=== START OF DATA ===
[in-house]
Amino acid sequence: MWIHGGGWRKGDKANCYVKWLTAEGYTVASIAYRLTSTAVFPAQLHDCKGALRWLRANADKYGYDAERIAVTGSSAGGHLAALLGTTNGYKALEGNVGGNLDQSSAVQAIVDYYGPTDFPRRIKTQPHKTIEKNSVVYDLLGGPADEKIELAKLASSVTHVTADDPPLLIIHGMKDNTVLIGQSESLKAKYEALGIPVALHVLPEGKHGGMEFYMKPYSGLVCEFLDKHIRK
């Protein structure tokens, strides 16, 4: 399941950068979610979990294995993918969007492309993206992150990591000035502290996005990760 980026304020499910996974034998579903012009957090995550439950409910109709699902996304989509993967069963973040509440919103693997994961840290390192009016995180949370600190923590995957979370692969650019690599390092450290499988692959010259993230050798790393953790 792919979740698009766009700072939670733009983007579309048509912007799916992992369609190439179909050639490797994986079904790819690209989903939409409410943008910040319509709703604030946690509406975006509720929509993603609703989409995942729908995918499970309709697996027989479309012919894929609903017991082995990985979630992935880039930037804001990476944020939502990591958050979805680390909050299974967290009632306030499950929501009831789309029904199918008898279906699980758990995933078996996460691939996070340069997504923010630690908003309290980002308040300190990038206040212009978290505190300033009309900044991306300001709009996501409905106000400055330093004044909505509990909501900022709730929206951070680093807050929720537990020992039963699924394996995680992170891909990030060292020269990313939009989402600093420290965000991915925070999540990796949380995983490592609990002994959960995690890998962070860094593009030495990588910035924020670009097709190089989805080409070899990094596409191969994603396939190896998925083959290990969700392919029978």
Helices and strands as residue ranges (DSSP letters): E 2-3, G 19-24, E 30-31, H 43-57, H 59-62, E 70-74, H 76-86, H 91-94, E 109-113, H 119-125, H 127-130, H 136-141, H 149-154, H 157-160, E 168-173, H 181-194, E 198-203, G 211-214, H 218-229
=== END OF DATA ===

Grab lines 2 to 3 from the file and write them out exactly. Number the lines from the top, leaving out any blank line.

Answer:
Amino acid sequence: MWIHGGGWRKGDKANCYVKWLTAEGYTVASIAYRLTSTAVFPAQLHDCKGALRWLRANADKYGYDAERIAVTGSSAGGHLAALLGTTNGYKALEGNVGGNLDQSSAVQAIVDYYGPTDFPRRIKTQPHKTIEKNSVVYDLLGGPADEKIELAKLASSVTHVTADDPPLLIIHGMKDNTVLIGQSESLKAKYEALGIPVALHVLPEGKHGGMEFYMKPYSGLVCEFLDKHIRK
């Protein structure tokens, strides 16, 4: 399941950068979610979990294995993918969007492309993206992150990591000035502290996005990760 980026304020499910996974034998579903012009957090995550439950409910109709699902996304989509993967069963973040509440919103693997994961840290390192009016995180949370600190923590995957979370692969650019690599390092450290499988692959010259993230050798790393953790 792919979740698009766009700072939670733009983007579309048509912007799916992992369609190439179909050639490797994986079904790819690209989903939409409410943008910040319509709703604030946690509406975006509720929509993603609703989409995942729908995918499970309709697996027989479309012919894929609903017991082995990985979630992935880039930037804001990476944020939502990591958050979805680390909050299974967290009632306030499950929501009831789309029904199918008898279906699980758990995933078996996460691939996070340069997504923010630690908003309290980002308040300190990038206040212009978290505190300033009309900044991306300001709009996501409905106000400055330093004044909505509990909501900022709730929206951070680093807050929720537990020992039963699924394996995680992170891909990030060292020269990313939009989402600093420290965000991915925070999540990796949380995983490592609990002994959960995690890998962070860094593009030495990588910035924020670009097709190089989805080409070899990094596409191969994603396939190896998925083959290990969700392919029978």